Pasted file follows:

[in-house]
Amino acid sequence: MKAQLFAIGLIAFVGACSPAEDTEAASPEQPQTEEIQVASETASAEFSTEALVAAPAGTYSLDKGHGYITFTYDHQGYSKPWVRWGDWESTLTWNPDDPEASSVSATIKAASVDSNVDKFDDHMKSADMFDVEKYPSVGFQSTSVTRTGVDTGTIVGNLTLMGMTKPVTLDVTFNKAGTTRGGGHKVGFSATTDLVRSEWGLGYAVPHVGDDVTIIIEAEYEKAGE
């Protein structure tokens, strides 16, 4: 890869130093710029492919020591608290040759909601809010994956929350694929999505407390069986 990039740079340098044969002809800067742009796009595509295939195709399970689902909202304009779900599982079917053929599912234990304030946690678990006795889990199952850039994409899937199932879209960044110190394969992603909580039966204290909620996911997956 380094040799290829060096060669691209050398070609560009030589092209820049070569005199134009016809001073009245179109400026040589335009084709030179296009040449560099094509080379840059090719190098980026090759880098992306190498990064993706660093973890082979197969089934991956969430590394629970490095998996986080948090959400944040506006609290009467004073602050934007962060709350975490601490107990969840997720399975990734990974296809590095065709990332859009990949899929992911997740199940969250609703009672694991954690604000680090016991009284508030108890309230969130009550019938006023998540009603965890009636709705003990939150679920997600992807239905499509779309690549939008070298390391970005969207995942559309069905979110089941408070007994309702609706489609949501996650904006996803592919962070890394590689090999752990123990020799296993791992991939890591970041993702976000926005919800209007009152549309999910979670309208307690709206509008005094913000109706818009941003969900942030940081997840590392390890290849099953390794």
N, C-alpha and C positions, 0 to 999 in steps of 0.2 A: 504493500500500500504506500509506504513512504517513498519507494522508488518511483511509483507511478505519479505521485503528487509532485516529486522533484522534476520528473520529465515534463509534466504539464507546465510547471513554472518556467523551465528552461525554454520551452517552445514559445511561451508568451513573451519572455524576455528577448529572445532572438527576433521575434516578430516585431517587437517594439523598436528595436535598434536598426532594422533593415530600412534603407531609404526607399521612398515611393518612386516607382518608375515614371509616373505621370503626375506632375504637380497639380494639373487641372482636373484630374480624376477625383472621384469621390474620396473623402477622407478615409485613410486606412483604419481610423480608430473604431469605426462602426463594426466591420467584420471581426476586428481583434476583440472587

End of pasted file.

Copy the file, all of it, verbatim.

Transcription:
[in-house]
Amino acid sequence: MKAQLFAIGLIAFVGACSPAEDTEAASPEQPQTEEIQVASETASAEFSTEALVAAPAGTYSLDKGHGYITFTYDHQGYSKPWVRWGDWESTLTWNPDDPEASSVSATIKAASVDSNVDKFDDHMKSADMFDVEKYPSVGFQSTSVTRTGVDTGTIVGNLTLMGMTKPVTLDVTFNKAGTTRGGGHKVGFSATTDLVRSEWGLGYAVPHVGDDVTIIIEAEYEKAGE
């Protein structure tokens, strides 16, 4: 890869130093710029492919020591608290040759909601809010994956929350694929999505407390069986 990039740079340098044969002809800067742009796009595509295939195709399970689902909202304009779900599982079917053929599912234990304030946690678990006795889990199952850039994409899937199932879209960044110190394969992603909580039966204290909620996911997956 380094040799290829060096060669691209050398070609560009030589092209820049070569005199134009016809001073009245179109400026040589335009084709030179296009040449560099094509080379840059090719190098980026090759880098992306190498990064993706660093973890082979197969089934991956969430590394629970490095998996986080948090959400944040506006609290009467004073602050934007962060709350975490601490107990969840997720399975990734990974296809590095065709990332859009990949899929992911997740199940969250609703009672694991954690604000680090016991009284508030108890309230969130009550019938006023998540009603965890009636709705003990939150679920997600992807239905499509779309690549939008070298390391970005969207995942559309069905979110089941408070007994309702609706489609949501996650904006996803592919962070890394590689090999752990123990020799296993791992991939890591970041993702976000926005919800209007009152549309999910979670309208307690709206509008005094913000109706818009941003969900942030940081997840590392390890290849099953390794």
N, C-alpha and C positions, 0 to 999 in steps of 0.2 A: 504493500500500500504506500509506504513512504517513498519507494522508488518511483511509483507511478505519479505521485503528487509532485516529486522533484522534476520528473520529465515534463509534466504539464507546465510547471513554472518556467523551465528552461525554454520551452517552445514559445511561451508568451513573451519572455524576455528577448529572445532572438527576433521575434516578430516585431517587437517594439523598436528595436535598434536598426532594422533593415530600412534603407531609404526607399521612398515611393518612386516607382518608375515614371509616373505621370503626375506632375504637380497639380494639373487641372482636373484630374480624376477625383472621384469621390474620396473623402477622407478615409485613410486606412483604419481610423480608430473604431469605426462602426463594426466591420467584420471581426476586428481583434476583440472587